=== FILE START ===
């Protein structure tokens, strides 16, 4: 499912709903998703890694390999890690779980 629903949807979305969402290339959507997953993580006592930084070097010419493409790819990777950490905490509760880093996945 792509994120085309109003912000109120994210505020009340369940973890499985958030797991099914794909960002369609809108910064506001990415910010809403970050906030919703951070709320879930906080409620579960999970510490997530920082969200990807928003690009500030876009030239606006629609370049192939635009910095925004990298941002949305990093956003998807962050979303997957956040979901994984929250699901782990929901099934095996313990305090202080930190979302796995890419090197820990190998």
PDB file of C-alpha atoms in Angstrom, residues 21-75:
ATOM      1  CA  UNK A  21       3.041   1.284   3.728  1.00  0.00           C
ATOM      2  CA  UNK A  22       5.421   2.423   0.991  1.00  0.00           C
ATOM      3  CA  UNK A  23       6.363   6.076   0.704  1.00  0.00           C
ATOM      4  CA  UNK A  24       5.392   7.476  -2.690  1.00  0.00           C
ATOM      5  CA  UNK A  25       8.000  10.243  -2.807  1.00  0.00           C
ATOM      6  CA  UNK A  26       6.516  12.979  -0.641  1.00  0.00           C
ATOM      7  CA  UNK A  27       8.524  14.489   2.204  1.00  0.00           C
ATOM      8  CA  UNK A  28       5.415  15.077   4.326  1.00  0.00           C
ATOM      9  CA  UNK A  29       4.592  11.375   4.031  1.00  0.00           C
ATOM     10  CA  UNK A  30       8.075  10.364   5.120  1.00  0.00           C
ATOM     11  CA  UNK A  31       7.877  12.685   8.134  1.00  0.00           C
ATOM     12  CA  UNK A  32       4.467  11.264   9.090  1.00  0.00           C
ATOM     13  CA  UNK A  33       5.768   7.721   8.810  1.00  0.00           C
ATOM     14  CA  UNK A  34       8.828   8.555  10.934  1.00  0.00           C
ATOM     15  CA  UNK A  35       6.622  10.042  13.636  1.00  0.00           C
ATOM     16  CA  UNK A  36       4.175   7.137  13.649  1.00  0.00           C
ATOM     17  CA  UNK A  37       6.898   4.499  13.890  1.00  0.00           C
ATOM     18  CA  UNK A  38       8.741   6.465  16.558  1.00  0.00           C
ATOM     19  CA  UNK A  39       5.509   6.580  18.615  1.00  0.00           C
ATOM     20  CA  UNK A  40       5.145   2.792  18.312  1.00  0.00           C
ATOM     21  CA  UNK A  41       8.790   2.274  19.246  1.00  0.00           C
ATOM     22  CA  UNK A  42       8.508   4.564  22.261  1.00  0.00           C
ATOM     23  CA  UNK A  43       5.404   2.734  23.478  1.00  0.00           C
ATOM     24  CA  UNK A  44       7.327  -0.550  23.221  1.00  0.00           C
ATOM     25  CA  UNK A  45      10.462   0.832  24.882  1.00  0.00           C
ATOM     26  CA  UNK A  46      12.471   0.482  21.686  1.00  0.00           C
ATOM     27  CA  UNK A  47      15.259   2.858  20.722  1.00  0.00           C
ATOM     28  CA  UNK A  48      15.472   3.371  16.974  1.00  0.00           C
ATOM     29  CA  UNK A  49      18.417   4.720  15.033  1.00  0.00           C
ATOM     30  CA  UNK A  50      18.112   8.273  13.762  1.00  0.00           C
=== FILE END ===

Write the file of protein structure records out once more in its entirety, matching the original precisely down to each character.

């Protein structure tokens, strides 16, 4: 499912709903998703890694390999890690779980 629903949807979305969402290339959507997953993580006592930084070097010419493409790819990777950490905490509760880093996945 792509994120085309109003912000109120994210505020009340369940973890499985958030797991099914794909960002369609809108910064506001990415910010809403970050906030919703951070709320879930906080409620579960999970510490997530920082969200990807928003690009500030876009030239606006629609370049192939635009910095925004990298941002949305990093956003998807962050979303997957956040979901994984929250699901782990929901099934095996313990305090202080930190979302796995890419090197820990190998």
PDB file of C-alpha atoms in Angstrom, residues 21-75:
ATOM      1  CA  UNK A  21       3.041   1.284   3.728  1.00  0.00           C
ATOM      2  CA  UNK A  22       5.421   2.423   0.991  1.00  0.00           C
ATOM      3  CA  UNK A  23       6.363   6.076   0.704  1.00  0.00           C
ATOM      4  CA  UNK A  24       5.392   7.476  -2.690  1.00  0.00           C
ATOM      5  CA  UNK A  25       8.000  10.243  -2.807  1.00  0.00           C
ATOM      6  CA  UNK A  26       6.516  12.979  -0.641  1.00  0.00           C
ATOM      7  CA  UNK A  27       8.524  14.489   2.204  1.00  0.00           C
ATOM      8  CA  UNK A  28       5.415  15.077   4.326  1.00  0.00           C
ATOM      9  CA  UNK A  29       4.592  11.375   4.031  1.00  0.00           C
ATOM     10  CA  UNK A  30       8.075  10.364   5.120  1.00  0.00           C
ATOM     11  CA  UNK A  31       7.877  12.685   8.134  1.00  0.00           C
ATOM     12  CA  UNK A  32       4.467  11.264   9.090  1.00  0.00           C
ATOM     13  CA  UNK A  33       5.768   7.721   8.810  1.00  0.00           C
ATOM     14  CA  UNK A  34       8.828   8.555  10.934  1.00  0.00           C
ATOM     15  CA  UNK A  35       6.622  10.042  13.636  1.00  0.00           C
ATOM     16  CA  UNK A  36       4.175   7.137  13.649  1.00  0.00           C
ATOM     17  CA  UNK A  37       6.898   4.499  13.890  1.00  0.00           C
ATOM     18  CA  UNK A  38       8.741   6.465  16.558  1.00  0.00           C
ATOM     19  CA  UNK A  39       5.509   6.580  18.615  1.00  0.00           C
ATOM     20  CA  UNK A  40       5.145   2.792  18.312  1.00  0.00           C
ATOM     21  CA  UNK A  41       8.790   2.274  19.246  1.00  0.00           C
ATOM     22  CA  UNK A  42       8.508   4.564  22.261  1.00  0.00           C
ATOM     23  CA  UNK A  43       5.404   2.734  23.478  1.00  0.00           C
ATOM     24  CA  UNK A  44       7.327  -0.550  23.221  1.00  0.00           C
ATOM     25  CA  UNK A  45      10.462   0.832  24.882  1.00  0.00           C
ATOM     26  CA  UNK A  46      12.471   0.482  21.686  1.00  0.00           C
ATOM     27  CA  UNK A  47      15.259   2.858  20.722  1.00  0.00           C
ATOM     28  CA  UNK A  48      15.472   3.371  16.974  1.00  0.00           C
ATOM     29  CA  UNK A  49      18.417   4.720  15.033  1.00  0.00           C
ATOM     30  CA  UNK A  50      18.112   8.273  13.762  1.00  0.00           C